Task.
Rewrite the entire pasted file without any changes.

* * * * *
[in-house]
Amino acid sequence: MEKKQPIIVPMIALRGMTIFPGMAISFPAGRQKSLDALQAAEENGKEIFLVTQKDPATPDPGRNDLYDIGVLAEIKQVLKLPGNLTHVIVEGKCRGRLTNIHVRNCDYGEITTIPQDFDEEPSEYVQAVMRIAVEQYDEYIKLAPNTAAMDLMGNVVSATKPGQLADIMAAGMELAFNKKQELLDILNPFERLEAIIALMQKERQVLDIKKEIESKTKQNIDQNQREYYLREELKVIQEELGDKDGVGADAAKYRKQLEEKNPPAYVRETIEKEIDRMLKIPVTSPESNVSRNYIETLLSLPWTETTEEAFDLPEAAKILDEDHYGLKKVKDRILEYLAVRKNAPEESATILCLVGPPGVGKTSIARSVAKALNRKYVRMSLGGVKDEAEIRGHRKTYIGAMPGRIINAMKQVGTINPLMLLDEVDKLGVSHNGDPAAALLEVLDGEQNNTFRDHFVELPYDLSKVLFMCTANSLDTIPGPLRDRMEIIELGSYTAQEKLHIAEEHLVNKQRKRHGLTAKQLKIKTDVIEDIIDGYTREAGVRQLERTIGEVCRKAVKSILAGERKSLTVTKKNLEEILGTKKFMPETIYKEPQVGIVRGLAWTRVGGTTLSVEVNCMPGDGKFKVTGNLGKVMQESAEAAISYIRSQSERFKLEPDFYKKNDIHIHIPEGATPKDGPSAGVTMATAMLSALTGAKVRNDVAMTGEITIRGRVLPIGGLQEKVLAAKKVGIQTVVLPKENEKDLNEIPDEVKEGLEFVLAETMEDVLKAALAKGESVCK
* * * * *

[in-house]
Amino acid sequence: MEKKQPIIVPMIALRGMTIFPGMAISFPAGRQKSLDALQAAEENGKEIFLVTQKDPATPDPGRNDLYDIGVLAEIKQVLKLPGNLTHVIVEGKCRGRLTNIHVRNCDYGEITTIPQDFDEEPSEYVQAVMRIAVEQYDEYIKLAPNTAAMDLMGNVVSATKPGQLADIMAAGMELAFNKKQELLDILNPFERLEAIIALMQKERQVLDIKKEIESKTKQNIDQNQREYYLREELKVIQEELGDKDGVGADAAKYRKQLEEKNPPAYVRETIEKEIDRMLKIPVTSPESNVSRNYIETLLSLPWTETTEEAFDLPEAAKILDEDHYGLKKVKDRILEYLAVRKNAPEESATILCLVGPPGVGKTSIARSVAKALNRKYVRMSLGGVKDEAEIRGHRKTYIGAMPGRIINAMKQVGTINPLMLLDEVDKLGVSHNGDPAAALLEVLDGEQNNTFRDHFVELPYDLSKVLFMCTANSLDTIPGPLRDRMEIIELGSYTAQEKLHIAEEHLVNKQRKRHGLTAKQLKIKTDVIEDIIDGYTREAGVRQLERTIGEVCRKAVKSILAGERKSLTVTKKNLEEILGTKKFMPETIYKEPQVGIVRGLAWTRVGGTTLSVEVNCMPGDGKFKVTGNLGKVMQESAEAAISYIRSQSERFKLEPDFYKKNDIHIHIPEGATPKDGPSAGVTMATAMLSALTGAKVRNDVAMTGEITIRGRVLPIGGLQEKVLAAKKVGIQTVVLPKENEKDLNEIPDEVKEGLEFVLAETMEDVLKAALAKGESVCK